Coachman on the Bay. Ocean Basket is further along the same broad deck.

The original Coachman opened its doors in 1978, specialising in meaty grills, Greek fare and seafood, moving to new premises on Cape Road in 2006, and that’s still operating. In 2012, Coachman on the Bay opened, richly decorated in blue hues, psychologically connecting you to the sea over the road. Even the waitresses wear ankle-length blue gowns, floating here and there like Greek goddesses. I was reminded of the frocks worn by the usherettes at the old Nico Malan Theatre in Cape Town, before it became Artscape; just a tad too formal, with the worry that the staff might be better-dressed than the customers. But the theme works, and more important is that their service is top-rate.

This is your old-fashioned grill house at heart, but modernised; a happy place to be, every table of many occupied. The turnover must be massive. There’s plenty of fish and crustaceans on the menu. Twice now I’ve started with Baby Garides (R79), baby prawns given a delicious crunch by being dipped in a Greek baste and then pan-fried. A generous portion of six really meaty prawns, succulent and golden. Natalie’s Delight (R72) was no less pleasing: Calamari tubes and heads, perfectly tender, the tiny heads having a lovely crunch. These were among nine seafood starters, so there’s lots of choice.

Baby Garides at Coachman on the Bay.

I had first gone to the Coachman on the Bay for sole. This is the East Coast, and East Coast Sole is a Thing. That said, it is not always available, our waiter, Bronson, told us. But it was, on both visits. First time out, I had gone with the urging of my farmer mate (also a qualified chef), who knows his food. I had to have the house speciality of Sole Coachman, “topped with our delicious Coachman sauce”. It was a very large sole, soft and succulent, when you could find it. Great dish, but so very much sauce and served with so much mashed potato that you needed a forklift truck to get you back to your hotel.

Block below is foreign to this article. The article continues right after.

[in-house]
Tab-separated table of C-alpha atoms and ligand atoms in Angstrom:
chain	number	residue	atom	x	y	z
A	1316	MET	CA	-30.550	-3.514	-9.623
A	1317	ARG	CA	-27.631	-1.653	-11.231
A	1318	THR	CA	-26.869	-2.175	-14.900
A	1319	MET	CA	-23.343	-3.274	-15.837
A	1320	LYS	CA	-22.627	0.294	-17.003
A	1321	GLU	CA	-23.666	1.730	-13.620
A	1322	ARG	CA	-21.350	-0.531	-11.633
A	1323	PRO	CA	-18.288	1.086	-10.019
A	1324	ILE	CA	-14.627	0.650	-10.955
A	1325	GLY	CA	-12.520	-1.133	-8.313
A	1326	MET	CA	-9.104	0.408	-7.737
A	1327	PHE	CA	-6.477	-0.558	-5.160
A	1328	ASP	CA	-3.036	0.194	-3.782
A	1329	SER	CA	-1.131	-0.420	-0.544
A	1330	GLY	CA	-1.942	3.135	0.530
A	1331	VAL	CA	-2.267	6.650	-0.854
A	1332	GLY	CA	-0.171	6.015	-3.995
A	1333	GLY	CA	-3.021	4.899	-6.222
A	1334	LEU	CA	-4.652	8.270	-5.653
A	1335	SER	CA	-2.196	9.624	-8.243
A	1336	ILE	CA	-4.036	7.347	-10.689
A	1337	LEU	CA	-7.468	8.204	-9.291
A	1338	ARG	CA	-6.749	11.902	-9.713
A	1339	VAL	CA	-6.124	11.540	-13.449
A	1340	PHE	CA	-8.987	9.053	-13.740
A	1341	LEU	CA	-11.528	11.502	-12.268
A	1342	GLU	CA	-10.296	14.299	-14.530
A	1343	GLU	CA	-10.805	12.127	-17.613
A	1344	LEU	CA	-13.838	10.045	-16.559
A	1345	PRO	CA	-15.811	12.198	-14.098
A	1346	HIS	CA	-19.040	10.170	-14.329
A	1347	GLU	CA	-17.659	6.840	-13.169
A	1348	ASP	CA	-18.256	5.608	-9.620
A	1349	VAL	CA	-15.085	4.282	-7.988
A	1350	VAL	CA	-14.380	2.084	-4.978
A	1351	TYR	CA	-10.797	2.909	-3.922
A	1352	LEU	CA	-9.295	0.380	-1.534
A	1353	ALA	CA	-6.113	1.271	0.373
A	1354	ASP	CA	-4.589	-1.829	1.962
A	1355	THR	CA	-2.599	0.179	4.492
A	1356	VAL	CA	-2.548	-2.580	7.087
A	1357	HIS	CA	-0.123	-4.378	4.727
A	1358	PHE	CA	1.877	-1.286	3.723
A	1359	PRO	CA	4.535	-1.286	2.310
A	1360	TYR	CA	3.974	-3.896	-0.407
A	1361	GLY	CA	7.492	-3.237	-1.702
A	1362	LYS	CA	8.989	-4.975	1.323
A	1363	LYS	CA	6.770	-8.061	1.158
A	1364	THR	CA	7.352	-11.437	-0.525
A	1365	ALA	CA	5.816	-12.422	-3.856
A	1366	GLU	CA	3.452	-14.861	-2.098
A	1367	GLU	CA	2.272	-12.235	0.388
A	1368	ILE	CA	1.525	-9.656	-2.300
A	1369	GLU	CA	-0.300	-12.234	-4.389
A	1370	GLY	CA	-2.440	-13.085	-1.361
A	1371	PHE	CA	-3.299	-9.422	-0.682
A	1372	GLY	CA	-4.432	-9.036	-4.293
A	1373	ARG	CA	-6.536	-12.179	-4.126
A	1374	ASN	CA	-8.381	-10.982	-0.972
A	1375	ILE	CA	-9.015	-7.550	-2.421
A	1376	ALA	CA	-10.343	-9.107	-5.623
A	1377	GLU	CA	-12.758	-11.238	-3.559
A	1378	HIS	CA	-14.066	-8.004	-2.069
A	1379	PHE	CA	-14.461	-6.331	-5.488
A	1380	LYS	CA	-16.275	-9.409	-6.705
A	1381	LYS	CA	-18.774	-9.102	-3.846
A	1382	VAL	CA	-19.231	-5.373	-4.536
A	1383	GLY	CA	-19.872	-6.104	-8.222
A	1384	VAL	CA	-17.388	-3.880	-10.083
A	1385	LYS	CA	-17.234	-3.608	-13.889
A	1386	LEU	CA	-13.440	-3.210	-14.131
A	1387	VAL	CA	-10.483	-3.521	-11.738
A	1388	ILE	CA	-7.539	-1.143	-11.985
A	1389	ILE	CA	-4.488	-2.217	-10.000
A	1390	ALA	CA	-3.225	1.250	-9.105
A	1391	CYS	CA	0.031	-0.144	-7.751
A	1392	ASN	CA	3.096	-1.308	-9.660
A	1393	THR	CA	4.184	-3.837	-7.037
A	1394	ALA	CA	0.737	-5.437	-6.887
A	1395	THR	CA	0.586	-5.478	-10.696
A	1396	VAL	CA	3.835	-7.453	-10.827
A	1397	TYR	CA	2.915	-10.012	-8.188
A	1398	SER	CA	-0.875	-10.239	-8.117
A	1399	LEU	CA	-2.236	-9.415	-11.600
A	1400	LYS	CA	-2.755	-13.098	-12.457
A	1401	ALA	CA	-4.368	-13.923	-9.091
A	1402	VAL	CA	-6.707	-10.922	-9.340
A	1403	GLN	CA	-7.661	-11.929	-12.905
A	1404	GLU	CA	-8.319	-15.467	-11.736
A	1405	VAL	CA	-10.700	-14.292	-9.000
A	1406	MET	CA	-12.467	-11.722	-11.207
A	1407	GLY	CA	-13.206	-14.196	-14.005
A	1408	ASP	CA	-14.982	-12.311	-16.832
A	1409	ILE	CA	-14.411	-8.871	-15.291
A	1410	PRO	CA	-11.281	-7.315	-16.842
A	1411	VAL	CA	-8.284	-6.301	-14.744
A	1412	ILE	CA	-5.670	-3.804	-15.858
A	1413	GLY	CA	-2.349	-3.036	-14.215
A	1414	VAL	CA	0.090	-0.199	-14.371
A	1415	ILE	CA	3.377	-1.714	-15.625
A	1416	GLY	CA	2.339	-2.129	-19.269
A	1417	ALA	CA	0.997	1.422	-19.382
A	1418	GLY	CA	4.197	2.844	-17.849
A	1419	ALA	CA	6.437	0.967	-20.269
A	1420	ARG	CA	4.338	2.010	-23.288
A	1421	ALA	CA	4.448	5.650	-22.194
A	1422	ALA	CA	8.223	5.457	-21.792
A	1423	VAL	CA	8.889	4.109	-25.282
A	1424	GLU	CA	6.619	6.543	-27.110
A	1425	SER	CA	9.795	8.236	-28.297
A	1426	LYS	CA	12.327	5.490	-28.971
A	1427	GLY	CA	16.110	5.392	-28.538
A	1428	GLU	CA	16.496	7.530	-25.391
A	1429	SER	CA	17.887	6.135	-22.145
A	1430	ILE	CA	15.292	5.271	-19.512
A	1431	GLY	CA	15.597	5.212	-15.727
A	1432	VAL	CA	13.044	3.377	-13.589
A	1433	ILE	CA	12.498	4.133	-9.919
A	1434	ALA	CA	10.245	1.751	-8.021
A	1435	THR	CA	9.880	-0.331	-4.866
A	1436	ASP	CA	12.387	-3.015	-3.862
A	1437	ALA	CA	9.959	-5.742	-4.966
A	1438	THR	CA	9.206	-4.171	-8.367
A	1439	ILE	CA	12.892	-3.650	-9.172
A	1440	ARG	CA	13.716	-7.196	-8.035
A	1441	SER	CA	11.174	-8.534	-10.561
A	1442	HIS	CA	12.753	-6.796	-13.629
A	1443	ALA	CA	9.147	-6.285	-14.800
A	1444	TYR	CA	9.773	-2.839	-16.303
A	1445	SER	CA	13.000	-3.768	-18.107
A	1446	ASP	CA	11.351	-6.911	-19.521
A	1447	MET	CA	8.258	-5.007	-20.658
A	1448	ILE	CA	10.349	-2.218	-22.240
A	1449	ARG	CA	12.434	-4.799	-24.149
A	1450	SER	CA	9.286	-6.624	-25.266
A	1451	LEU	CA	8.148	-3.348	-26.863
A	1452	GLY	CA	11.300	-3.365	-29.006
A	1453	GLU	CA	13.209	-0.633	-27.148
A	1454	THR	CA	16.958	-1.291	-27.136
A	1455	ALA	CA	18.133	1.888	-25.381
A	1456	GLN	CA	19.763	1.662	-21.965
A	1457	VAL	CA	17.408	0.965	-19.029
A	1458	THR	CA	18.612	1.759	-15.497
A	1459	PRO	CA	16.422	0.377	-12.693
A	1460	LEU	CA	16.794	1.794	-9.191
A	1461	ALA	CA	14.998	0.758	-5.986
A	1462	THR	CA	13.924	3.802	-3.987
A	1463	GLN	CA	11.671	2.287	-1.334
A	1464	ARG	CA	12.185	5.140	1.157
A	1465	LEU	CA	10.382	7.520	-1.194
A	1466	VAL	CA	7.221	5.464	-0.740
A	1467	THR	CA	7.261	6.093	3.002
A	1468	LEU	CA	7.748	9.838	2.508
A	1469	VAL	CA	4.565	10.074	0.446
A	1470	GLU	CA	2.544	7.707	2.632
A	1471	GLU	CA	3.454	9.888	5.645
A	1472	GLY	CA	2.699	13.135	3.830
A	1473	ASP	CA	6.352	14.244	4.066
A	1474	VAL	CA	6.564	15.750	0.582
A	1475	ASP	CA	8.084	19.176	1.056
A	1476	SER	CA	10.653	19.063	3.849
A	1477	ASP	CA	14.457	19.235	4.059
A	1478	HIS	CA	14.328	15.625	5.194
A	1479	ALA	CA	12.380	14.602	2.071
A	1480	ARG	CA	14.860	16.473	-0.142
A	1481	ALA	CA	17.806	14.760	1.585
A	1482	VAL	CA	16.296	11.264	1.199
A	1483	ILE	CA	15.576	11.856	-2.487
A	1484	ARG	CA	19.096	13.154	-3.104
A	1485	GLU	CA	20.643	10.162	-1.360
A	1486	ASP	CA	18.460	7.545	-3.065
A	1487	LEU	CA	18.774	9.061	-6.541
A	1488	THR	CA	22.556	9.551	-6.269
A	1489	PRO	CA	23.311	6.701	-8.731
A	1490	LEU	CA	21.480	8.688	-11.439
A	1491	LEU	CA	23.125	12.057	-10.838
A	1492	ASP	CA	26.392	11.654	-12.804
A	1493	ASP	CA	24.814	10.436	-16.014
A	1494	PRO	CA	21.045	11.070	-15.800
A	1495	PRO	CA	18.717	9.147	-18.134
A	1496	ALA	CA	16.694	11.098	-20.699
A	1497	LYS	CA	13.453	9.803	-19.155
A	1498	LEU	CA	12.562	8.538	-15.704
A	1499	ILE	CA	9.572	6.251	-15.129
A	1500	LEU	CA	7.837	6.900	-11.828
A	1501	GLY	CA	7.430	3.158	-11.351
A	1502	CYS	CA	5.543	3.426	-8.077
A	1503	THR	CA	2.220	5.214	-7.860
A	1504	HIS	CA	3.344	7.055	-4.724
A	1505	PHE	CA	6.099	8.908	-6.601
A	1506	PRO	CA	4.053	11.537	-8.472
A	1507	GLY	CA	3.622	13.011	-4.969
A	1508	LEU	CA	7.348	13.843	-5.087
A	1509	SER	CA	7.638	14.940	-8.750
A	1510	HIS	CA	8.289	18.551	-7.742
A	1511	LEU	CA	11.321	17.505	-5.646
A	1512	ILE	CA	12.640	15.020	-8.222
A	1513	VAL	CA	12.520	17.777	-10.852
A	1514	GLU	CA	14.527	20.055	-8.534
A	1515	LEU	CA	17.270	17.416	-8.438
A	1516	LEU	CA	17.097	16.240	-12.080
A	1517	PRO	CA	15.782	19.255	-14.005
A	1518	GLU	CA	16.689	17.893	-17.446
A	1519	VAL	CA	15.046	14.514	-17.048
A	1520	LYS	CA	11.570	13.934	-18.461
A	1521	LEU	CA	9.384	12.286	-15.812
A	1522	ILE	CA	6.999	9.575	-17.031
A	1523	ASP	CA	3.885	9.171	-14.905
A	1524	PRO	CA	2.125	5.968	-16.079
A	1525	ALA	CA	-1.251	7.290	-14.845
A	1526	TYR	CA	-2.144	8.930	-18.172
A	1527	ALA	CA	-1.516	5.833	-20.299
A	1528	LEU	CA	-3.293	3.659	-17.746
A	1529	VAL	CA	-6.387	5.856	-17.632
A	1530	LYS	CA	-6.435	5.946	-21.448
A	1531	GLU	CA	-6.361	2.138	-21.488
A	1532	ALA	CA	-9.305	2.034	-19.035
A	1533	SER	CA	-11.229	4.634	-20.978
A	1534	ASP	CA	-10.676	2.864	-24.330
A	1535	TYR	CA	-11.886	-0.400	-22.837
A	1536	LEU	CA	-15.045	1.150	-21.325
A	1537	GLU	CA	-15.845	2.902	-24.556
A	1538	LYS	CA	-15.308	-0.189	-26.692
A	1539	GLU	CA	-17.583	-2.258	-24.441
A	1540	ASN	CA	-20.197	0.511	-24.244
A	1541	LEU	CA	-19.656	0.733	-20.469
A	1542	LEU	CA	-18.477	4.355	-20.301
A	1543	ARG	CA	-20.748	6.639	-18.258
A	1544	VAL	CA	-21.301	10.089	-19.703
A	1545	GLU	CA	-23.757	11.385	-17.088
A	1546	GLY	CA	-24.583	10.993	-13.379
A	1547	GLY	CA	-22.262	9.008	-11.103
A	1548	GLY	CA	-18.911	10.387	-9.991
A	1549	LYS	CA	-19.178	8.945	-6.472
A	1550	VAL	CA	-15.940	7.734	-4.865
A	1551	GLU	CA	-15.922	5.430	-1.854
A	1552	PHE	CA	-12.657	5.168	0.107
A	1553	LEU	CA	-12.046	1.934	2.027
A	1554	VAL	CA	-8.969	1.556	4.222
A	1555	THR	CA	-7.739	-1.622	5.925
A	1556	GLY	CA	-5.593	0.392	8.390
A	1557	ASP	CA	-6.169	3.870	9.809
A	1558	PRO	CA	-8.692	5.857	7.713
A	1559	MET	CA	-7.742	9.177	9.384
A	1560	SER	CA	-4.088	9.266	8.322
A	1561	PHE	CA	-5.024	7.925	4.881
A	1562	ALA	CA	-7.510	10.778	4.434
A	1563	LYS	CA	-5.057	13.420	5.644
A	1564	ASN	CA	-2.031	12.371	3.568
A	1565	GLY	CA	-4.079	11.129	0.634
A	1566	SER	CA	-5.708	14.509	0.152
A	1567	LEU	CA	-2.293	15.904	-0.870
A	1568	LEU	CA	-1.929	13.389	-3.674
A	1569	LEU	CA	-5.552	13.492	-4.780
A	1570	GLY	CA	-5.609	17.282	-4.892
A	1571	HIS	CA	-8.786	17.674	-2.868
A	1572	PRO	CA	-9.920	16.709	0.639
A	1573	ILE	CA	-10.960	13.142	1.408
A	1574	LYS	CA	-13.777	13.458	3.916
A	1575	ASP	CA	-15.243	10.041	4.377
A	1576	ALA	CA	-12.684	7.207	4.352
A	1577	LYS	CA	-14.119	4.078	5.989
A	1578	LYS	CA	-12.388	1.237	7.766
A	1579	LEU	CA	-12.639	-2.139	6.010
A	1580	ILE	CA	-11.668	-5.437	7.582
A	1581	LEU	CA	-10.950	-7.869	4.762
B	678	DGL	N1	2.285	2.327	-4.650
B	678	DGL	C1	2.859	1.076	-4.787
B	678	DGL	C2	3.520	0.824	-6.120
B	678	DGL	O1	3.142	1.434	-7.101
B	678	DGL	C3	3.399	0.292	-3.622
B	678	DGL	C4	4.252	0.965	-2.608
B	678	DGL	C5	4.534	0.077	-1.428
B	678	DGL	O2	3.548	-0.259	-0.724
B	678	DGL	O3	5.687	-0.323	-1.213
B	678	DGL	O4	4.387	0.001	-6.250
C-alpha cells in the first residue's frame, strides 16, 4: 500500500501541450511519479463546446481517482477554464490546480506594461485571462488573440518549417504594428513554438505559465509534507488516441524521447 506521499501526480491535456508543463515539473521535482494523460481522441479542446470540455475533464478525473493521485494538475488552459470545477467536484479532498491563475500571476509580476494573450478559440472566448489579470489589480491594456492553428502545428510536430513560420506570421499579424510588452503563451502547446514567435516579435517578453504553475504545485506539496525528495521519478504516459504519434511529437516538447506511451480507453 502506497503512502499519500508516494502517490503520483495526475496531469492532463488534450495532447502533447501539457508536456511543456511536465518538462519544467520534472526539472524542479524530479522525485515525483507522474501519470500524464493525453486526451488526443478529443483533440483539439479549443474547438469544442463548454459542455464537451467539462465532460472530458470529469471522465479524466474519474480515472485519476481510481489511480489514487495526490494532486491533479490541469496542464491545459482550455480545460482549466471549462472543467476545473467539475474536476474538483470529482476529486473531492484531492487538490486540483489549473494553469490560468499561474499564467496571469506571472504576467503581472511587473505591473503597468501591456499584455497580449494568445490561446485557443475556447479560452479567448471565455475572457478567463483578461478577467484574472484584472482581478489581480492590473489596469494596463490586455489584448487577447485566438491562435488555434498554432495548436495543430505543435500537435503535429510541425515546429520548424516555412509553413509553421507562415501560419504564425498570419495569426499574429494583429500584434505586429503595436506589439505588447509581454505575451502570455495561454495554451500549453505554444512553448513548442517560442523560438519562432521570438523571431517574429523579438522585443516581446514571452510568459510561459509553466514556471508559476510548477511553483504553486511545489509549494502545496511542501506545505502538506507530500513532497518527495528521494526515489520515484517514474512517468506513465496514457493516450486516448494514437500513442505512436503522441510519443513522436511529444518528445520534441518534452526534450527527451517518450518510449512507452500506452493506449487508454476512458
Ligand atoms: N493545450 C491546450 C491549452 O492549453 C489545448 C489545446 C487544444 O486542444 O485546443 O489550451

Second time around I chose the simple sole option: Dusted in seasoned flour and grilled on the flattop, basted with lemon, paprika and garlic and finished with cream, said Bronson. Even without all the mash and “Coachman” sauce, this is a hefty meal, and perfectly cooked. The ticket for that: R255. This brings me back to the “free from the sea” debate. But with the sea in your nostrils and flap of a gull overhead, if you’re gonna splurge on seafood, well, that is the way to do it.

Now, here’s another Thing. I used to complain, when I wrote a weekly food column in the Nineties, that prices put seafood out of reach, and that it would be great if someone came along and opened a seafood restaurant franchise much like the idea of a pizza franchise, but specialising in quality but affordable seafood. And then, along it came: Ocean Basket. The Port Elizabeth branch (at Brookes; there’s another in Walmer) must be among the best, given its proximity to the actual sea, and its very constant standards. Love the firecracker squid with its crunch and gentle chilli bite, and the succulent white meat within. I had the 300g kingklip and calamari combo (R199), and as always everything was cooked just right. That’s all you want in either your pizza or Ocean Basket franchise: Consistency, and hence your trust in spending your money there. There’s a lot of value for seafood-loving South Africans in having our local Ocean Basket to hand. Or one like this, when travelling. It was even near our hotel.